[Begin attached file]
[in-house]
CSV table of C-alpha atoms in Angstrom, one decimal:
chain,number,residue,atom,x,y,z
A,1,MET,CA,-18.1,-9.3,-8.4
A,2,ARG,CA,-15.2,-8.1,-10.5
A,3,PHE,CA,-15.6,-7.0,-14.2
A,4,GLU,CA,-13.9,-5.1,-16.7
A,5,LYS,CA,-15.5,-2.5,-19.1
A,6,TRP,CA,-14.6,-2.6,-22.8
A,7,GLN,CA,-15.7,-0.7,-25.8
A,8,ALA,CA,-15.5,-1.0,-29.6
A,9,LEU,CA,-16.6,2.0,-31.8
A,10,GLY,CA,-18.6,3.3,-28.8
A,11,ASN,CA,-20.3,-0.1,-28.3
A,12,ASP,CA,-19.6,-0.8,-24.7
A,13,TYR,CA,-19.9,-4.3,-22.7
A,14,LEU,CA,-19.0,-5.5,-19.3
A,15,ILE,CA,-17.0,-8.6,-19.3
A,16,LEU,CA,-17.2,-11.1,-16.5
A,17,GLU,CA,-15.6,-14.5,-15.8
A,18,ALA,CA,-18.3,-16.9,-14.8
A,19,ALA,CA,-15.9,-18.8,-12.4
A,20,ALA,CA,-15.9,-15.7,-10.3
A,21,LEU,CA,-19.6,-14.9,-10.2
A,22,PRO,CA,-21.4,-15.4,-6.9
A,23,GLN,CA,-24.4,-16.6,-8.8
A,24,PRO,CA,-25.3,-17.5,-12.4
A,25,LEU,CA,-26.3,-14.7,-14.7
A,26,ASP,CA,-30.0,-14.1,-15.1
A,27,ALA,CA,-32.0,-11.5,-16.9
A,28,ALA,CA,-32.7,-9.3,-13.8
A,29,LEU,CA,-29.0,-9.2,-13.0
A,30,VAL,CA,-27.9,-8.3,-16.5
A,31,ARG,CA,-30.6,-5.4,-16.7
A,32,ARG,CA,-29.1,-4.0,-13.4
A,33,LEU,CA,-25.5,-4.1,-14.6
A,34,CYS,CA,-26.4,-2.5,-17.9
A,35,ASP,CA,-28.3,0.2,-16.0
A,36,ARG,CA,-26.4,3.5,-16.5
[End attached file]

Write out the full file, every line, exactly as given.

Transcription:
[in-house]
CSV table of C-alpha atoms in Angstrom, one decimal:
chain,number,residue,atom,x,y,z
A,1,MET,CA,-18.1,-9.3,-8.4
A,2,ARG,CA,-15.2,-8.1,-10.5
A,3,PHE,CA,-15.6,-7.0,-14.2
A,4,GLU,CA,-13.9,-5.1,-16.7
A,5,LYS,CA,-15.5,-2.5,-19.1
A,6,TRP,CA,-14.6,-2.6,-22.8
A,7,GLN,CA,-15.7,-0.7,-25.8
A,8,ALA,CA,-15.5,-1.0,-29.6
A,9,LEU,CA,-16.6,2.0,-31.8
A,10,GLY,CA,-18.6,3.3,-28.8
A,11,ASN,CA,-20.3,-0.1,-28.3
A,12,ASP,CA,-19.6,-0.8,-24.7
A,13,TYR,CA,-19.9,-4.3,-22.7
A,14,LEU,CA,-19.0,-5.5,-19.3
A,15,ILE,CA,-17.0,-8.6,-19.3
A,16,LEU,CA,-17.2,-11.1,-16.5
A,17,GLU,CA,-15.6,-14.5,-15.8
A,18,ALA,CA,-18.3,-16.9,-14.8
A,19,ALA,CA,-15.9,-18.8,-12.4
A,20,ALA,CA,-15.9,-15.7,-10.3
A,21,LEU,CA,-19.6,-14.9,-10.2
A,22,PRO,CA,-21.4,-15.4,-6.9
A,23,GLN,CA,-24.4,-16.6,-8.8
A,24,PRO,CA,-25.3,-17.5,-12.4
A,25,LEU,CA,-26.3,-14.7,-14.7
A,26,ASP,CA,-30.0,-14.1,-15.1
A,27,ALA,CA,-32.0,-11.5,-16.9
A,28,ALA,CA,-32.7,-9.3,-13.8
A,29,LEU,CA,-29.0,-9.2,-13.0
A,30,VAL,CA,-27.9,-8.3,-16.5
A,31,ARG,CA,-30.6,-5.4,-16.7
A,32,ARG,CA,-29.1,-4.0,-13.4
A,33,LEU,CA,-25.5,-4.1,-14.6
A,34,CYS,CA,-26.4,-2.5,-17.9
A,35,ASP,CA,-28.3,0.2,-16.0
A,36,ARG,CA,-26.4,3.5,-16.5